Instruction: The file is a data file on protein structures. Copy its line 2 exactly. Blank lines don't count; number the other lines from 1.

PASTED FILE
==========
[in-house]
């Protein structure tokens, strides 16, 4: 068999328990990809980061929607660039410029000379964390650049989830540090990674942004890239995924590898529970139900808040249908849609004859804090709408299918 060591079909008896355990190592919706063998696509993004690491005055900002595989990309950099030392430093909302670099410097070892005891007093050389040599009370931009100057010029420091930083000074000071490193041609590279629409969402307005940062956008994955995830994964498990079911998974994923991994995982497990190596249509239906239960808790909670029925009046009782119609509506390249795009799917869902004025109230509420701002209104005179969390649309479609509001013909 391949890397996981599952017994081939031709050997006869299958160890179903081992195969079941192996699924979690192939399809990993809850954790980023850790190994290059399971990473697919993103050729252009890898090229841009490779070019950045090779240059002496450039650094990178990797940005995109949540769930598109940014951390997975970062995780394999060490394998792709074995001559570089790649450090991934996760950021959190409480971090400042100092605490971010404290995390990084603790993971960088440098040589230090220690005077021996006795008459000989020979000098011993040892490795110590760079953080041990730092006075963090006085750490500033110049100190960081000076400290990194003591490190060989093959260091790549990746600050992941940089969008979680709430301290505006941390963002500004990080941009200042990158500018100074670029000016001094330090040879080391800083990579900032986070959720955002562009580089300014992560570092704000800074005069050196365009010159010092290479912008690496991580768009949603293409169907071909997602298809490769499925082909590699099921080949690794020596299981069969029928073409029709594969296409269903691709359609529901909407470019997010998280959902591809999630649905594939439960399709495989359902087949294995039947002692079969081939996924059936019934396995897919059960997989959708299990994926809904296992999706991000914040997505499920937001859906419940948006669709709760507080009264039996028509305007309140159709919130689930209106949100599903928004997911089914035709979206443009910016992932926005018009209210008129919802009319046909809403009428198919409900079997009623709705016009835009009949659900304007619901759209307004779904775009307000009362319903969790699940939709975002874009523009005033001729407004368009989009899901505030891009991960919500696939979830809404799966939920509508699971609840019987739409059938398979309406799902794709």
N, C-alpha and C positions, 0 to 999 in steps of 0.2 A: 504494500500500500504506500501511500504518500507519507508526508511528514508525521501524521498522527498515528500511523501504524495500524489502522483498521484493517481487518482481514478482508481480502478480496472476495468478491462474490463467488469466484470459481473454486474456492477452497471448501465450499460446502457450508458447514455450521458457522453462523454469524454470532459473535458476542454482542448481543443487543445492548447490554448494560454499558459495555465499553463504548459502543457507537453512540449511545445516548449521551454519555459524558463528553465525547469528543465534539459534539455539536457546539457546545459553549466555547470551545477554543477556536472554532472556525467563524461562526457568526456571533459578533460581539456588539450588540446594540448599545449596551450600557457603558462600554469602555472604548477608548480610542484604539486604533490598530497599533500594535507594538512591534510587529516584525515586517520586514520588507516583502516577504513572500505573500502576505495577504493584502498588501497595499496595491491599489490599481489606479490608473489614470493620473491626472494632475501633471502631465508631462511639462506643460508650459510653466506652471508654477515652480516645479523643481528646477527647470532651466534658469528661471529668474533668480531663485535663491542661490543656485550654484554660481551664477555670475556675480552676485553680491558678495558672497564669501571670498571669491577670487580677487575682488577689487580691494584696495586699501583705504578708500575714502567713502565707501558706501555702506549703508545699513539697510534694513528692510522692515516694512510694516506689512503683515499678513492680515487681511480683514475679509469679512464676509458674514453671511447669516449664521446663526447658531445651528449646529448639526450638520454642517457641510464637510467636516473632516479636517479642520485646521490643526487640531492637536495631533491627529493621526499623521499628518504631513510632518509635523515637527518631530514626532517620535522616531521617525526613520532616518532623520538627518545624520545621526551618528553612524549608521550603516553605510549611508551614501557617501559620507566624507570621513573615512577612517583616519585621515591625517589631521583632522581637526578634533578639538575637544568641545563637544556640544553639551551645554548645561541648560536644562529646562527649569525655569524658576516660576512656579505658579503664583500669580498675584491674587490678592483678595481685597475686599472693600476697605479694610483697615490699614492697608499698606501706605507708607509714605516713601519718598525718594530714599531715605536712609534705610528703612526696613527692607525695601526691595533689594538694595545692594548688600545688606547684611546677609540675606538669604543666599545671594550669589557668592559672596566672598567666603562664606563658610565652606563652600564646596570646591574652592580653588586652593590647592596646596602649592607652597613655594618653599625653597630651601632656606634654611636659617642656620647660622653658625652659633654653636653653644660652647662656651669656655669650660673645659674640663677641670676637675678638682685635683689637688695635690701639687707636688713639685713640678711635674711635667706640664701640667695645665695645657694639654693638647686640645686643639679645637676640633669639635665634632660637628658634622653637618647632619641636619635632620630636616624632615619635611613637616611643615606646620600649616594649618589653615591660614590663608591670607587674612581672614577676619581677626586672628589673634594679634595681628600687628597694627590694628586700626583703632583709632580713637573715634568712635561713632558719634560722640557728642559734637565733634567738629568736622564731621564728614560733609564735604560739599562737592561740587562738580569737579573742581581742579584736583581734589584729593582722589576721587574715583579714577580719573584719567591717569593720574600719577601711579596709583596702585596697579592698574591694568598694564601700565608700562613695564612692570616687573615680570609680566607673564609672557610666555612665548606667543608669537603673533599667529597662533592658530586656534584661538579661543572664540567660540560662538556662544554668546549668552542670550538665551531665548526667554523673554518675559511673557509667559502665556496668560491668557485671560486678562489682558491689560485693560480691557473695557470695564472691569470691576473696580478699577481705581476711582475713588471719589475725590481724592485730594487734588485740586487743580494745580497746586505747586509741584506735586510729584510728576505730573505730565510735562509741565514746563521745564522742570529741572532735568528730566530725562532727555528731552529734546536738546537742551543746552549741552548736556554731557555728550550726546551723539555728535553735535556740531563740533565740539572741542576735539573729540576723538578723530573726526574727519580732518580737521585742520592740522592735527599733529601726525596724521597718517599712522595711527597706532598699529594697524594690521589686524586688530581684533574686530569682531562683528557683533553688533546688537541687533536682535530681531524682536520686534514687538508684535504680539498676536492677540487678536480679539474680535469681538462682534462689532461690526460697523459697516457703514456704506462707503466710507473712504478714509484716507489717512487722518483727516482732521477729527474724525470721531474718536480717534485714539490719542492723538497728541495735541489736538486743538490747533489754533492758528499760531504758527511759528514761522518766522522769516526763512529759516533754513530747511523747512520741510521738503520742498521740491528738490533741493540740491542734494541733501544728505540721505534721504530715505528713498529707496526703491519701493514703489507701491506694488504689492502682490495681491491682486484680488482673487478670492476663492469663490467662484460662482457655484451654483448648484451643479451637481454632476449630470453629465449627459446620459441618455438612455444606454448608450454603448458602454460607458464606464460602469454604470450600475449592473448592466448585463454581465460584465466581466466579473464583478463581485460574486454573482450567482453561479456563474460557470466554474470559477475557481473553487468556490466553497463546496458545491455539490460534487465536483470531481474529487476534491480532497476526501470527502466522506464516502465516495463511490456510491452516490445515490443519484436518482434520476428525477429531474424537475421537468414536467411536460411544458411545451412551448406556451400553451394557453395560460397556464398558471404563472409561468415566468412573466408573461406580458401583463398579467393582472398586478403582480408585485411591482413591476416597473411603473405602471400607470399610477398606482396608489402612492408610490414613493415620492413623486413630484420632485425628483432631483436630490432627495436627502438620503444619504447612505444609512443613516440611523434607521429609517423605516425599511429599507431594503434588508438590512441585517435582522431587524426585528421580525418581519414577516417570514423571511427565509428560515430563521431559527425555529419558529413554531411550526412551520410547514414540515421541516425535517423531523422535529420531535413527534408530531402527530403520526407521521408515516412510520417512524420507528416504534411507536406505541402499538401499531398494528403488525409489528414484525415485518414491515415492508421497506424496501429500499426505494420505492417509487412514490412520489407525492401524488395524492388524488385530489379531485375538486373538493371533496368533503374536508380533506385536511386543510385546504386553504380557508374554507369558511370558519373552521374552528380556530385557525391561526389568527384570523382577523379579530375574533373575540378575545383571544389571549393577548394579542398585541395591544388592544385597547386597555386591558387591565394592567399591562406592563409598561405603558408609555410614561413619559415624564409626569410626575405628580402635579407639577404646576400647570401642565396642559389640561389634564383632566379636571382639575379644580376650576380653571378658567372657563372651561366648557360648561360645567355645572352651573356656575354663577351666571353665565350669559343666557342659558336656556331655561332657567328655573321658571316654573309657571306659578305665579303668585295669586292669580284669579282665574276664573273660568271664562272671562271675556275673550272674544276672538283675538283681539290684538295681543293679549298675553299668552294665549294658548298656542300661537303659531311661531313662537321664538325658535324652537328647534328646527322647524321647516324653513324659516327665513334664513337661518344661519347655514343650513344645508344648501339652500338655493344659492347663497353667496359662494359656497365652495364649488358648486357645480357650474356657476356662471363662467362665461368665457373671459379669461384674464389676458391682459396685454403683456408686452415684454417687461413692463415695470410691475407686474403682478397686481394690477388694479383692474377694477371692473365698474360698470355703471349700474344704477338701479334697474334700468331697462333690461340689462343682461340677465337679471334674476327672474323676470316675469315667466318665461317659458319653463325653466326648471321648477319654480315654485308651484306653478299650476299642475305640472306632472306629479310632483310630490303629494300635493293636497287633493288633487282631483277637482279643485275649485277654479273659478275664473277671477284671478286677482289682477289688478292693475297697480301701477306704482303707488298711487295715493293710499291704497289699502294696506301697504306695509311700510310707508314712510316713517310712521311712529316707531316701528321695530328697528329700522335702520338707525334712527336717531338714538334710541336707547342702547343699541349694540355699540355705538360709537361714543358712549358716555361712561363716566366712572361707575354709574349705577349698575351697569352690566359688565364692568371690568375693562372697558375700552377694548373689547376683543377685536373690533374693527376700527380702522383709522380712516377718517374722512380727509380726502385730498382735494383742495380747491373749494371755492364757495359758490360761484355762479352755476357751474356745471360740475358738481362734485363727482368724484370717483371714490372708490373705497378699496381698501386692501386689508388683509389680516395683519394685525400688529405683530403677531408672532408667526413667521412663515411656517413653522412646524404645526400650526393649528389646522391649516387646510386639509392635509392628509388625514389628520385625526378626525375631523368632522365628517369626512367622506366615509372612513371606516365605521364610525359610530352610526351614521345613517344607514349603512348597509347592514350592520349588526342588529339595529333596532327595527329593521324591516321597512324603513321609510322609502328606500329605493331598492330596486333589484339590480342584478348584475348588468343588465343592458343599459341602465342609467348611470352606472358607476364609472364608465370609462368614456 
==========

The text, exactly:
């Protein structure tokens, strides 16, 4: 068999328990990809980061929607660039410029000379964390650049989830540090990674942004890239995924590898529970139900808040249908849609004859804090709408299918 060591079909008896355990190592919706063998696509993004690491005055900002595989990309950099030392430093909302670099410097070892005891007093050389040599009370931009100057010029420091930083000074000071490193041609590279629409969402307005940062956008994955995830994964498990079911998974994923991994995982497990190596249509239906239960808790909670029925009046009782119609509506390249795009799917869902004025109230509420701002209104005179969390649309479609509001013909 391949890397996981599952017994081939031709050997006869299958160890179903081992195969079941192996699924979690192939399809990993809850954790980023850790190994290059399971990473697919993103050729252009890898090229841009490779070019950045090779240059002496450039650094990178990797940005995109949540769930598109940014951390997975970062995780394999060490394998792709074995001559570089790649450090991934996760950021959190409480971090400042100092605490971010404290995390990084603790993971960088440098040589230090220690005077021996006795008459000989020979000098011993040892490795110590760079953080041990730092006075963090006085750490500033110049100190960081000076400290990194003591490190060989093959260091790549990746600050992941940089969008979680709430301290505006941390963002500004990080941009200042990158500018100074670029000016001094330090040879080391800083990579900032986070959720955002562009580089300014992560570092704000800074005069050196365009010159010092290479912008690496991580768009949603293409169907071909997602298809490769499925082909590699099921080949690794020596299981069969029928073409029709594969296409269903691709359609529901909407470019997010998280959902591809999630649905594939439960399709495989359902087949294995039947002692079969081939996924059936019934396995897919059960997989959708299990994926809904296992999706991000914040997505499920937001859906419940948006669709709760507080009264039996028509305007309140159709919130689930209106949100599903928004997911089914035709979206443009910016992932926005018009209210008129919802009319046909809403009428198919409900079997009623709705016009835009009949659900304007619901759209307004779904775009307000009362319903969790699940939709975002874009523009005033001729407004368009989009899901505030891009991960919500696939979830809404799966939920509508699971609840019987739409059938398979309406799902794709």